From here, we got off the main trail, and headed into the more remote, and controlled Nar/Phu valley. We had to have our permits checked again. Foreigners can trek the circuit without a guide, but one is required to visit Nar/Phu.
The Nar/Phu Valley trek
We didn’t see to many other trekkers along our route, and once in the Nar/Phu valley, we saw even fewer. This section of our trip was the only place we didn’t have internet access, as only satellite phones/service is an option. In some cases, tea house owners were surprised to have us as guests, and several were not open due to the low season. Once in this valley the trails were foot traffic only, and all supplies are carried in by people or pack animals. Accordingly, prices are higher, but still quite affordable given how remote these places are. Distance between places is measured not in kilometers or miles, but in hours. We chose this route to stay dry, and this plan worked well. We had sun for much of our time in this area. I even got sunburned on my arms and a brutal farmer tan.
The furthest away from a jeep road we were is in the village of Phu, (sometimes spelled Fu or Phoo). This is normally 2 days or so from a jeep road. So, seeing how many building materials among other things had to be carried into place. Interestingly, here we encountered a large group at the same (and only open) tea house as us. This group consisted of several Nepalis, and a chatty Aussie who has been coming to Nepal for more than 20 years. He remarked that most villages on the whole circuit used to be as remote and undeveloped as Phu still is, but especially since the jeep road, modernization has come along with it.
After one night in Phu, we retraced our steps part of the way back towards Nar. Along the way we crossed over the valley we took and an extremely high bridge, and the stopped in a monastery.
After a long trek from Phu, slow descent then slow climb, we made it to Nar. Another remote village still impressively developed for how difficult access is. 2 days or so trek from a jeep road. These places are above the tree line, so firewood must be carried in, otherwise dried yak manure is used as fuel. Not as stinky as I expected.
The return journey, including a climb over Kang-La pass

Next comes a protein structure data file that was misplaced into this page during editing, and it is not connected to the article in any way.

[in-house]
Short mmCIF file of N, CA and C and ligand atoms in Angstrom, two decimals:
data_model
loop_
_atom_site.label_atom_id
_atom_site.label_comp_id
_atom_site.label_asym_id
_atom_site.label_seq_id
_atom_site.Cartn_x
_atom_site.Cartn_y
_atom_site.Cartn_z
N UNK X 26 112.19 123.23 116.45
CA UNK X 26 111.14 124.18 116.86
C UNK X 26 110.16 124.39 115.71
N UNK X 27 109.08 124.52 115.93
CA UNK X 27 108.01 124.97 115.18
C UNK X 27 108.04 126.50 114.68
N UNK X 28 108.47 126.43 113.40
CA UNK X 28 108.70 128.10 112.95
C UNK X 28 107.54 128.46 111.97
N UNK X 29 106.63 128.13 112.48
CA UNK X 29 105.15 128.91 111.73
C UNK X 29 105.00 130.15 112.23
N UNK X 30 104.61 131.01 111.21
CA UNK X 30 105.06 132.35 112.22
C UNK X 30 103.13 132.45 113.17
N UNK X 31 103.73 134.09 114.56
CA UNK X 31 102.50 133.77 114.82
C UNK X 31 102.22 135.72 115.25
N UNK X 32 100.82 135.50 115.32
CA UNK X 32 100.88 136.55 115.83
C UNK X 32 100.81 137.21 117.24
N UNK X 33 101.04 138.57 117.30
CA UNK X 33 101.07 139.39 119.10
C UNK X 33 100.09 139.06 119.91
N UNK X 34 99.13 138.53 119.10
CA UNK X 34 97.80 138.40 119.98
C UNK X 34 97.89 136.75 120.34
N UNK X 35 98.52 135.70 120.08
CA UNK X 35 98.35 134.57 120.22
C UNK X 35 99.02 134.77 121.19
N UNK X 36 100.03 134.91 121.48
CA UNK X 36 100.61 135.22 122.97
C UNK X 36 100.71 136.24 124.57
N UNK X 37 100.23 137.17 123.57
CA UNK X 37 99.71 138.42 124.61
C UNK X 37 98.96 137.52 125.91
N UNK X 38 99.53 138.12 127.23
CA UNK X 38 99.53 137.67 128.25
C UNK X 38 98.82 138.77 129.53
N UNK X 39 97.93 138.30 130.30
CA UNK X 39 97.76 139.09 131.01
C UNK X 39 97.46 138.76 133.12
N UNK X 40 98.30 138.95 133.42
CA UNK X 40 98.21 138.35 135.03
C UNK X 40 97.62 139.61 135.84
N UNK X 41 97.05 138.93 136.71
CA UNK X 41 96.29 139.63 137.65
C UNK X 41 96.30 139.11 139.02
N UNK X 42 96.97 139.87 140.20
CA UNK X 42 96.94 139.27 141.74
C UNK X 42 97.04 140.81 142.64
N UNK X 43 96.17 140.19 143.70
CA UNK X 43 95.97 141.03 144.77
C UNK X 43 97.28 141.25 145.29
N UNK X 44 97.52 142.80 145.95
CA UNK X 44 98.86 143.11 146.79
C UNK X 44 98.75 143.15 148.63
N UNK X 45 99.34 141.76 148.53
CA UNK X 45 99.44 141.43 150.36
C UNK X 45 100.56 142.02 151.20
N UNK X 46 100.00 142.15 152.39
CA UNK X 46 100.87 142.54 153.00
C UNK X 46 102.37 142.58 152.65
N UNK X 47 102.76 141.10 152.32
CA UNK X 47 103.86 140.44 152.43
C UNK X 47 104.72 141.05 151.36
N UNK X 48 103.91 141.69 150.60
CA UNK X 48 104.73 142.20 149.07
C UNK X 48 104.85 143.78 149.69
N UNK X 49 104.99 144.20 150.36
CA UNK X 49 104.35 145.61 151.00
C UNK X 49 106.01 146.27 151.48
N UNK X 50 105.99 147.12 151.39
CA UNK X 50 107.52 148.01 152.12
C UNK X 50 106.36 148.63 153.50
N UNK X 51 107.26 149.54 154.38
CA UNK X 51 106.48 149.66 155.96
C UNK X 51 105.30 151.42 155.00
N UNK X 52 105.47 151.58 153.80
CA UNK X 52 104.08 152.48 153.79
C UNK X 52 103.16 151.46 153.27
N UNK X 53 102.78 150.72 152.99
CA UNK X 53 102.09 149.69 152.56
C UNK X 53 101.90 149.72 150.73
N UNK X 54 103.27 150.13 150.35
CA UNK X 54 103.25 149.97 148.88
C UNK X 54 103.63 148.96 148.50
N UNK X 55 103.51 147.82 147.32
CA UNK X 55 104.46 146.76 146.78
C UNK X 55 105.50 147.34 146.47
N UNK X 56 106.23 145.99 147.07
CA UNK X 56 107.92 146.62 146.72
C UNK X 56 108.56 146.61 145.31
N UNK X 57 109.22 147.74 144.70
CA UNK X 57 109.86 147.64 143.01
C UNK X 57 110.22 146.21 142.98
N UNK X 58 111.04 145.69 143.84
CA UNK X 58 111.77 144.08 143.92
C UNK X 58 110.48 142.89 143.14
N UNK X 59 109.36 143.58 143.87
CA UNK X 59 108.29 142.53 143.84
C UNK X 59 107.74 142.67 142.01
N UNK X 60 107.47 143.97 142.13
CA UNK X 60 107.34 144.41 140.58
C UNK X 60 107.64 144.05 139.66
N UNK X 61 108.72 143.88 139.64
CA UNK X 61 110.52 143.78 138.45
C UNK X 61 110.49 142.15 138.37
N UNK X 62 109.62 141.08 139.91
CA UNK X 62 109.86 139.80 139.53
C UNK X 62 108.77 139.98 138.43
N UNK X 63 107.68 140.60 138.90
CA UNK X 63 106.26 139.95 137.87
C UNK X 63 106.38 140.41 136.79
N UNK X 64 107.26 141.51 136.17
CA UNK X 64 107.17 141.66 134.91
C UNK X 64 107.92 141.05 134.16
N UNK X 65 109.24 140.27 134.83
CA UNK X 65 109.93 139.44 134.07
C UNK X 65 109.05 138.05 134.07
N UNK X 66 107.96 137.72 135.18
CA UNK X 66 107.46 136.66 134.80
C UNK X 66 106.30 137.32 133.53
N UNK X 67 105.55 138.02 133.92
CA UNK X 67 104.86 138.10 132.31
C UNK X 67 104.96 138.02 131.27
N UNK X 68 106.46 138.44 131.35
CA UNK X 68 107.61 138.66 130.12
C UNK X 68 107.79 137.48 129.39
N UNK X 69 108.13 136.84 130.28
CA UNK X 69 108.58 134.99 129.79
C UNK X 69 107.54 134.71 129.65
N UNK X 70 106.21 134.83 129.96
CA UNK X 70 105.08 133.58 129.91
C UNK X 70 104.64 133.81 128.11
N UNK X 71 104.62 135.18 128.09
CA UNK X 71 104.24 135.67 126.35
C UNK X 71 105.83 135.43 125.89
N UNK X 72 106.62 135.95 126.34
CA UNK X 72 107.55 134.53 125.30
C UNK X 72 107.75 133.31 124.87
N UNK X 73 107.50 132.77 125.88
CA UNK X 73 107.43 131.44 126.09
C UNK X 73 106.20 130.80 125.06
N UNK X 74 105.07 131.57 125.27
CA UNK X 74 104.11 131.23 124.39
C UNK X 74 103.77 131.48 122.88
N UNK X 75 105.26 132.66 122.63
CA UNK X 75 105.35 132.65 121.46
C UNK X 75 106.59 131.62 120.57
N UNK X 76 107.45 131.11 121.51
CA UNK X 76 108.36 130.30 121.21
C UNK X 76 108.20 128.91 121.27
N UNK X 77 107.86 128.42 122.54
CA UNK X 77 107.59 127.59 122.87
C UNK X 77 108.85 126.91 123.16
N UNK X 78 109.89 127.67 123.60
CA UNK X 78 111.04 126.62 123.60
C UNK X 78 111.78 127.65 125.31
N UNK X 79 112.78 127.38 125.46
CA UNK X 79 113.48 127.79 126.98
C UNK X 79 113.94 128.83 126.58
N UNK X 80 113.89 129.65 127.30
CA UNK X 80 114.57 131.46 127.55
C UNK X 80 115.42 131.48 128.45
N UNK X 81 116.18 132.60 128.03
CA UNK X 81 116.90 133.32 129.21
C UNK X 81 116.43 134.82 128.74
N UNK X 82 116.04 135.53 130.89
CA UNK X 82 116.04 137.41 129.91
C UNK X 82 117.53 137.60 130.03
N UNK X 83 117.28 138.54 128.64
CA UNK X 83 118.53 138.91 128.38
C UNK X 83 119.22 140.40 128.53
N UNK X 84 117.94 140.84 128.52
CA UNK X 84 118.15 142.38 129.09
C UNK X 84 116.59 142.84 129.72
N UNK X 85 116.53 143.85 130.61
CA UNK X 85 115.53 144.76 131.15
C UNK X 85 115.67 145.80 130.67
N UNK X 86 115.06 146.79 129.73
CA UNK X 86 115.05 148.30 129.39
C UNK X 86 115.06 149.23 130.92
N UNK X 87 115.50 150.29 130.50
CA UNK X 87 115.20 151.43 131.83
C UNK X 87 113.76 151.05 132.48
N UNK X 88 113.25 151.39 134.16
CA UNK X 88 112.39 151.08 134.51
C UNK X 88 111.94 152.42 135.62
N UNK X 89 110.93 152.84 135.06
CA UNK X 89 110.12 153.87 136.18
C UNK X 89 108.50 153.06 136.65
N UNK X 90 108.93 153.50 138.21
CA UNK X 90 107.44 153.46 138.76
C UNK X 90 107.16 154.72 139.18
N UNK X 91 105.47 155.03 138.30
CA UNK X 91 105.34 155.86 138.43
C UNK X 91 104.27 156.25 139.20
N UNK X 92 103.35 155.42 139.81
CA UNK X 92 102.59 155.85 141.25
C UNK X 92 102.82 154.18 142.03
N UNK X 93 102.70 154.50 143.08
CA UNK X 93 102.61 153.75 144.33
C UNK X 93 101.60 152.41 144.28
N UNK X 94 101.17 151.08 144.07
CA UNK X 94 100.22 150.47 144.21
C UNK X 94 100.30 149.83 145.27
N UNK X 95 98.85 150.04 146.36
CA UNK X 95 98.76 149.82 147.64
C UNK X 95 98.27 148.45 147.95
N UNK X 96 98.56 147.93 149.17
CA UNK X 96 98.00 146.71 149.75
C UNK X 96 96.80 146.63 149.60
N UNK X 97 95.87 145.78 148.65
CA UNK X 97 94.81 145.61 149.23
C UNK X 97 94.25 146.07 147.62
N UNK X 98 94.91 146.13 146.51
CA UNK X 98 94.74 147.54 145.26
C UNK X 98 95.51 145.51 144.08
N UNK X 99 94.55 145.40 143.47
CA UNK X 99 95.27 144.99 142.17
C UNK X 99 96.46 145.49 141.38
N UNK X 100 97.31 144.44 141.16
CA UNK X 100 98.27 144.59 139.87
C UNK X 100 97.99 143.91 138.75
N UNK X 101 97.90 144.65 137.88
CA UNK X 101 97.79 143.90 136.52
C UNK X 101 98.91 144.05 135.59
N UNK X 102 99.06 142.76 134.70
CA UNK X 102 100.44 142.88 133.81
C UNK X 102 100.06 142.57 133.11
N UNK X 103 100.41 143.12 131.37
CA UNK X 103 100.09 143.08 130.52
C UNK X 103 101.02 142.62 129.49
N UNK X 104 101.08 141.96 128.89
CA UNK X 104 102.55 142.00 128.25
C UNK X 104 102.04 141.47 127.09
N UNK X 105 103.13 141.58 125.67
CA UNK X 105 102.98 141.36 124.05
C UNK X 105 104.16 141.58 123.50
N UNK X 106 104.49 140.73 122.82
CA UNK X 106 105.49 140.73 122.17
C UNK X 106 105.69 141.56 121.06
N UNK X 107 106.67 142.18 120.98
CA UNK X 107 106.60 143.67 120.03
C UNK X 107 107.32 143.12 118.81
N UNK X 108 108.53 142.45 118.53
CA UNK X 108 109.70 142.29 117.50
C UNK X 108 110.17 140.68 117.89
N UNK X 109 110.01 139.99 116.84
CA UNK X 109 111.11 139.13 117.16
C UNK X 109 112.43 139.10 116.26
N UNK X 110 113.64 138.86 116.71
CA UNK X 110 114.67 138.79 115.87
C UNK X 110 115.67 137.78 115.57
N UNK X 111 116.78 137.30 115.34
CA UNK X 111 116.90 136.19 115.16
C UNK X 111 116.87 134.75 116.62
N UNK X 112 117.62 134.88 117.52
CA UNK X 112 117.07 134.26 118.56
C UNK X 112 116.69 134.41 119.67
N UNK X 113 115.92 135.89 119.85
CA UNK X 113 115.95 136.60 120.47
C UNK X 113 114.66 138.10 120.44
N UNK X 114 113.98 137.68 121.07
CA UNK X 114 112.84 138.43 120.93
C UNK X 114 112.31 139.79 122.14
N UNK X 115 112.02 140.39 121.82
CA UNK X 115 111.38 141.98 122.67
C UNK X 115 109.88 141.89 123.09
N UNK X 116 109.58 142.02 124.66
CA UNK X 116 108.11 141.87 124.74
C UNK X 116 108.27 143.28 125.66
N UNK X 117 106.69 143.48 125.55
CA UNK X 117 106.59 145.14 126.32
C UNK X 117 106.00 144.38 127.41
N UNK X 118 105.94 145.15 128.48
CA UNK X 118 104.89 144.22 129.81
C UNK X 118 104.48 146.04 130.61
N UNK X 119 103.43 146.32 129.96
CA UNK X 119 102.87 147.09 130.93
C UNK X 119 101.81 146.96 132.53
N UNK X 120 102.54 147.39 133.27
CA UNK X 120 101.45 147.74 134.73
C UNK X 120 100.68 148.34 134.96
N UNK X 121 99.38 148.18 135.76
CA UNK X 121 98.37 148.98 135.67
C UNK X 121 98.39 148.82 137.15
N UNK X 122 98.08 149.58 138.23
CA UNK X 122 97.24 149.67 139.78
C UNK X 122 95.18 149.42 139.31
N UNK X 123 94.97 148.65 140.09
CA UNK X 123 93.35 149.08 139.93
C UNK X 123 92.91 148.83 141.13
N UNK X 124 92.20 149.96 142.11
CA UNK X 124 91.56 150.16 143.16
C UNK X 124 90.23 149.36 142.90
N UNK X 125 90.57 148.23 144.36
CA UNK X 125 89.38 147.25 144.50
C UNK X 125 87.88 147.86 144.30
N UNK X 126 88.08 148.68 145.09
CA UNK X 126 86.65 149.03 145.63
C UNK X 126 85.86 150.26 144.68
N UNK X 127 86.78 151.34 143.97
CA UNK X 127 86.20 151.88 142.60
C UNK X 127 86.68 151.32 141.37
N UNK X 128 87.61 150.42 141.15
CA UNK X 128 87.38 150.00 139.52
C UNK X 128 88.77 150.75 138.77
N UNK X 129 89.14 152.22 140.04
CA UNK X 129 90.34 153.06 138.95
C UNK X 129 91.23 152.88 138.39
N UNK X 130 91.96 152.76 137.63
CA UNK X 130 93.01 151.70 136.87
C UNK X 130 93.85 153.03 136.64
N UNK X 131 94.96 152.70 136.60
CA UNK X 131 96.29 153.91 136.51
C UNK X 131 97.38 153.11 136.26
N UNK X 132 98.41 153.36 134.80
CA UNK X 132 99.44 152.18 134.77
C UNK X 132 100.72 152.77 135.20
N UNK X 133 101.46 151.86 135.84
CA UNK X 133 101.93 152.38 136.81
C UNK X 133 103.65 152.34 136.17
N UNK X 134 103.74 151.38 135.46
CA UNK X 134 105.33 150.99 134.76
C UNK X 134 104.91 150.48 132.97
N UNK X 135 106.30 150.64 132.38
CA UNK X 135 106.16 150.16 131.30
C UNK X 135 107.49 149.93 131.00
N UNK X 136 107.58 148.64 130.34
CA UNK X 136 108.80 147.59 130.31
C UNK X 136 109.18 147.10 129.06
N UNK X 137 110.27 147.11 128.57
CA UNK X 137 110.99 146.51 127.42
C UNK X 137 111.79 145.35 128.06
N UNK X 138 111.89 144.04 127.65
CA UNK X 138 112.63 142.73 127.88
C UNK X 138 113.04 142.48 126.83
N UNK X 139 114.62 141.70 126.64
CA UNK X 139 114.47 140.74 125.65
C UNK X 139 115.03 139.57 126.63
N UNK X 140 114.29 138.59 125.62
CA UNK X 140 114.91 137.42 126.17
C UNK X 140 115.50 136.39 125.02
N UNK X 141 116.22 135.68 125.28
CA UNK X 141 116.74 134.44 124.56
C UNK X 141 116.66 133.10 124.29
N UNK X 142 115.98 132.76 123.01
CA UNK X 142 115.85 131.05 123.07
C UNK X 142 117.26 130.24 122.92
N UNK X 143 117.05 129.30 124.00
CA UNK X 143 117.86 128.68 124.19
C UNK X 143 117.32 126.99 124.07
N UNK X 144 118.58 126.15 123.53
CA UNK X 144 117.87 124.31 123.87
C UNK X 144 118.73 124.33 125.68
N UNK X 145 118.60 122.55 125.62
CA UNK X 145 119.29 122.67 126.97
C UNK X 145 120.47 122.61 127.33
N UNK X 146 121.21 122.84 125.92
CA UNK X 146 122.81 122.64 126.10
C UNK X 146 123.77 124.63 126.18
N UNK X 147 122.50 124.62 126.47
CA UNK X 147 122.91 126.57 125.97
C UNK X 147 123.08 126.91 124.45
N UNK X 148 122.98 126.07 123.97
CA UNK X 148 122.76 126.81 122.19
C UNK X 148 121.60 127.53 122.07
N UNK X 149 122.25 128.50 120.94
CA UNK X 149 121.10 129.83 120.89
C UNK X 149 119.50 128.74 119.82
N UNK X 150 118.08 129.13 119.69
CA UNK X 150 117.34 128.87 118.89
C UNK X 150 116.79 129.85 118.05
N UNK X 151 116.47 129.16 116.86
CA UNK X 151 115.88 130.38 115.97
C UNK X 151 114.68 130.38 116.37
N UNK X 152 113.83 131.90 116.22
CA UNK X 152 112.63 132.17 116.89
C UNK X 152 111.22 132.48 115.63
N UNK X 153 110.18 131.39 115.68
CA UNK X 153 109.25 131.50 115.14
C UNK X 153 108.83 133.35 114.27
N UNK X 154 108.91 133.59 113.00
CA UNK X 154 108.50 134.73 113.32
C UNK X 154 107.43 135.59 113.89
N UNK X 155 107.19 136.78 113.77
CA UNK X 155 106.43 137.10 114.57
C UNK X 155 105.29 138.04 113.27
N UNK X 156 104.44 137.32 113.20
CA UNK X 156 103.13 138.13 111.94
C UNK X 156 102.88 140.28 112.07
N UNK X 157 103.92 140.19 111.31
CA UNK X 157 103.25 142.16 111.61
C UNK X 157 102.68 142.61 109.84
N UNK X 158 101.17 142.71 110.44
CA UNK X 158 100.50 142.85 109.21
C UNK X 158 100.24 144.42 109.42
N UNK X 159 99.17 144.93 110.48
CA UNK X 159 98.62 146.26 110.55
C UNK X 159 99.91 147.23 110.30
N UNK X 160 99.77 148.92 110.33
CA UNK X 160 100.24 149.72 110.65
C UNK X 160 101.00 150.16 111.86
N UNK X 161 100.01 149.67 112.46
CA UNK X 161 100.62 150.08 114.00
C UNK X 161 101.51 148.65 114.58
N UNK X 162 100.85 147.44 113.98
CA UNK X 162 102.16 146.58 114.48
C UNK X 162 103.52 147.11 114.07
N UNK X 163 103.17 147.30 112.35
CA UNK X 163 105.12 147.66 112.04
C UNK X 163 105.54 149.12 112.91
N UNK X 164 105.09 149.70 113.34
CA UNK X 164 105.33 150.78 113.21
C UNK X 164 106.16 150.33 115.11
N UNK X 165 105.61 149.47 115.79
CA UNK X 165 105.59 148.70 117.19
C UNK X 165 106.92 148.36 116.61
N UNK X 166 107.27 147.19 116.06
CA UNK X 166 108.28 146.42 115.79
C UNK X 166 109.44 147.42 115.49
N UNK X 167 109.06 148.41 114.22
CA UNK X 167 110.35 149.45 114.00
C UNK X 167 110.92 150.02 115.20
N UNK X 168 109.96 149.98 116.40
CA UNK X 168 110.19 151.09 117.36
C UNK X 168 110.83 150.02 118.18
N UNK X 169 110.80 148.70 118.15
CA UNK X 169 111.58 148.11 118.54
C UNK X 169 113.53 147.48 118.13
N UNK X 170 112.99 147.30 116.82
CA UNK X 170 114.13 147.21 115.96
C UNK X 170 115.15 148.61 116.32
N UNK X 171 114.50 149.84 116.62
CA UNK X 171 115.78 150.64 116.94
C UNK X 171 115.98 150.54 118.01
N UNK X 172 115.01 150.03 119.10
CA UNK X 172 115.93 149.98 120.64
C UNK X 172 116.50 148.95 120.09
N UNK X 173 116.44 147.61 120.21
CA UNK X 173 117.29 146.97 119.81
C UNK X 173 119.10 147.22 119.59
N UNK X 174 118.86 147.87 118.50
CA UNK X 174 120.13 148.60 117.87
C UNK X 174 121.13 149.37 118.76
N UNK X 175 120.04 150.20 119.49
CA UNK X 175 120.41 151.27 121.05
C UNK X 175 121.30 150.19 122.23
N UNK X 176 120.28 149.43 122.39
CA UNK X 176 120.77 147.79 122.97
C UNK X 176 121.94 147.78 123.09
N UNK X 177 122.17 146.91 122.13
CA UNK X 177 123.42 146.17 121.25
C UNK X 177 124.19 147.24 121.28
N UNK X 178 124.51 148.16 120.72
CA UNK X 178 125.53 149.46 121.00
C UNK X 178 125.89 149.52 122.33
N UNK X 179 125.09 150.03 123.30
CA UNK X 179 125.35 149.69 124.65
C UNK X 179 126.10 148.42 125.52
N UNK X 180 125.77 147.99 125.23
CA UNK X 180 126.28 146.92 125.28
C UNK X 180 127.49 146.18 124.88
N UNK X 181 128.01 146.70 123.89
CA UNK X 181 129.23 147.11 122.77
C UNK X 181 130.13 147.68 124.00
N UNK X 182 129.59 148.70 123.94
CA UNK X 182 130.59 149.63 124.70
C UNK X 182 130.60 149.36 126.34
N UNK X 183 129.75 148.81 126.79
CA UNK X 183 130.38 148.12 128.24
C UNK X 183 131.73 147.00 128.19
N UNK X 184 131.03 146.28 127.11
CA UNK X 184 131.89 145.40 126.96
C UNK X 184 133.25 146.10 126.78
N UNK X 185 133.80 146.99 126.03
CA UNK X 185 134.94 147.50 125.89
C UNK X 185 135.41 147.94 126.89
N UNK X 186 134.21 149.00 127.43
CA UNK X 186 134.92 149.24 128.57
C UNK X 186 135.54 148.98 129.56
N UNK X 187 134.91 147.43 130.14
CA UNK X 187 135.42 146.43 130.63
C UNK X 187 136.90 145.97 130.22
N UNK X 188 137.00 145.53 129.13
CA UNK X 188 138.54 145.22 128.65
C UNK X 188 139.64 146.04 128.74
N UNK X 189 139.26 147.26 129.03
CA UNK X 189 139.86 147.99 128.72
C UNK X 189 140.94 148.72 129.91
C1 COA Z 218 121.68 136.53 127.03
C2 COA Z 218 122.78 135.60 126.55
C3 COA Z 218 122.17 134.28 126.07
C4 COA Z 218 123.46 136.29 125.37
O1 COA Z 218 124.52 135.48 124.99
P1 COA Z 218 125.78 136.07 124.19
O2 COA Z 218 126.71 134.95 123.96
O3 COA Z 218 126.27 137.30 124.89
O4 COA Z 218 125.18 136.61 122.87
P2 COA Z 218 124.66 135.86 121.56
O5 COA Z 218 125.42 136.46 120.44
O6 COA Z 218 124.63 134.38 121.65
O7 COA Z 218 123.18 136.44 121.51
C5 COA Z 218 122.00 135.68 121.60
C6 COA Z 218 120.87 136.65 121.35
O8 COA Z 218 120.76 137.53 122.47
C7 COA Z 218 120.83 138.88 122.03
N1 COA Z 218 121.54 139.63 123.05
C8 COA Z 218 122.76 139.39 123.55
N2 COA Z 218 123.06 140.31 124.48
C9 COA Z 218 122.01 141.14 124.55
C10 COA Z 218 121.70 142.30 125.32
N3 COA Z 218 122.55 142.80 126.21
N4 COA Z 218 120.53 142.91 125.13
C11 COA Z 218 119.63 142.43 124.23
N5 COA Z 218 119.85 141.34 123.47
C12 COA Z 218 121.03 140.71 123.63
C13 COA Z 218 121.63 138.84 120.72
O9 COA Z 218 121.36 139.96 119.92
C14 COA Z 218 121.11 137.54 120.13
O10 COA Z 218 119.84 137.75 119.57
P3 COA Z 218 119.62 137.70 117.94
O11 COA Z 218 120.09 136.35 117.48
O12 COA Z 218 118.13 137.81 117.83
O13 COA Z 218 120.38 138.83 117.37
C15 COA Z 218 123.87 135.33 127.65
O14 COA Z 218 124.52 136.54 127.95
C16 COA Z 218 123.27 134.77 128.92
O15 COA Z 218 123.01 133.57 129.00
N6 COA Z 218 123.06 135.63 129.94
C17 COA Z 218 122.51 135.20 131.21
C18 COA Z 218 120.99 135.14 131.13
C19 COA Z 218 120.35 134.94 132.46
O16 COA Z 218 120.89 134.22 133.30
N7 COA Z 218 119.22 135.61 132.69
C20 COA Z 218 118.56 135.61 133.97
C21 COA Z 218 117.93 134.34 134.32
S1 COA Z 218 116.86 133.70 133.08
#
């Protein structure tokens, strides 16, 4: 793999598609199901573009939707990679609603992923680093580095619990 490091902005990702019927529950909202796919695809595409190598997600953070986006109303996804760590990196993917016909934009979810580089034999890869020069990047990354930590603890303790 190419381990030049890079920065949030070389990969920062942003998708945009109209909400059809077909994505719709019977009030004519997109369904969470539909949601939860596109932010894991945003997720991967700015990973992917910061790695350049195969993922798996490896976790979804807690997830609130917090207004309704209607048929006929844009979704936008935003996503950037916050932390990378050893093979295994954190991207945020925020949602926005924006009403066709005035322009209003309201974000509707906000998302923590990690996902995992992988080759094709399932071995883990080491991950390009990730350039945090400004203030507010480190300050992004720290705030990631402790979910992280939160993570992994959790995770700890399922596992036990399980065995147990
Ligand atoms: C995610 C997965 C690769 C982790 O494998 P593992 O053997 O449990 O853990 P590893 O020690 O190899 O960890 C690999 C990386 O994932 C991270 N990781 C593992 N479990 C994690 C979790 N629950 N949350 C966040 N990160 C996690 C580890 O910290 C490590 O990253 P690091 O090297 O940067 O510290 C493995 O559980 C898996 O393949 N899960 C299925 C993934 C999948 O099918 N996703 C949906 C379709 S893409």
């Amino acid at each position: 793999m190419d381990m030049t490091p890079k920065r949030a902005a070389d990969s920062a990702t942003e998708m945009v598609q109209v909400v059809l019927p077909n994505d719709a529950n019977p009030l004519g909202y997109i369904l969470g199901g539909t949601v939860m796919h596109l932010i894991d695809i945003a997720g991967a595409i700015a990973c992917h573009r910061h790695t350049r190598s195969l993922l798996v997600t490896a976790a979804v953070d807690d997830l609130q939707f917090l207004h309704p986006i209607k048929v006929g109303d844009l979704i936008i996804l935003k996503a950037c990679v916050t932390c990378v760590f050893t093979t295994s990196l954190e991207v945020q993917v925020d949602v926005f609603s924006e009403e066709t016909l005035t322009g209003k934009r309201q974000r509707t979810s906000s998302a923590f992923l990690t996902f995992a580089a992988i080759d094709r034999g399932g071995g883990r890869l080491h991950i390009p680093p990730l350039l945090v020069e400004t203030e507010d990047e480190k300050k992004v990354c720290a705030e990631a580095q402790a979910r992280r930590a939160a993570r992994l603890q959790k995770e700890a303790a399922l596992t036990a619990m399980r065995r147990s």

From Nar, we had what turned out to be the most difficult part of the trip, at least for me. This wasn’t our longest day in terms of distance, but we climbed up and over a 5320 meter (17454 feet) pass. The last 1000 or so meters of climbing were really slow going. Take a few steps, stop and catch your breath, repeat. Amazing that the summit of Mt. Everest is more than 3000 meters higher, even Everest base camp is another 40 meters higher than this pass. We enjoyed a beautiful trek up to the pass. We saw some yak along the way, and some decent views. As we approached the last of the climb, the trail was in a rock field, from countless previous avalanches. Looked almost more lunar than something on earth.
Finally on top, we stopped for some photos, and to have a snack. Clouds were rolling in, and this spot was very windy, so we didn’t spend much time here.
After a sluggish climb to the top, the journey down the other side was relatively easy. the 17,000+ foot elevation is by far the highest I’ve been other than when on airplanes. I’m in decent shape, but living at a few hundred feet of elevation, I’m not used to this height. It felt like an accomplishment to complete this trek, and on our way down, we enjoyed a beautiful day, and what may have been one of the tastiest packed lunches I’ve ever had. Though I may have eaten my shoe at that point.
We continued to decrease our elevation, and then made it back down to Nawal village at 3660 meters, which felt quite low after this hike. We were back on the main Annapurna circuit now, and more amenities were available. A few more days back to where we started, and then a jeep ride to Besisahar for our last tea house. This was really a remarkable trip. I’ve said more than enough, so I’ll just let some more photos describe it:
Final thoughts on our Annapurna Circuit and Nar/Phu trip
This was a lovely trip. Other than the high pass, it wasn’t really that difficult in terms of exertion. Even that trek was only a challenge for a short time at the highest elevation. Especially on the main circuit, most anyone with good mobility could do it. We moved faster than some, as relatively fit people with long legs, but no reason to rush. I’d certainly like to return some day, and maybe even closer to peak season.
I enjoyed the total lack of crowds, but having more sunny days and mountain views would be great. Seeing how these people live in these remote areas is impressive. Maybe no easy access to roads, but people have smart phones, just like everywhere else. They use solar chargers for electricity if not connected to the grid. It sounds like people are moving away from the remotest areas, which isn’t totally surprising. Who knows how much these areas will continue to change as it continues to modernize. I highly recommend a trip like this. A beautiful place, with lovely people.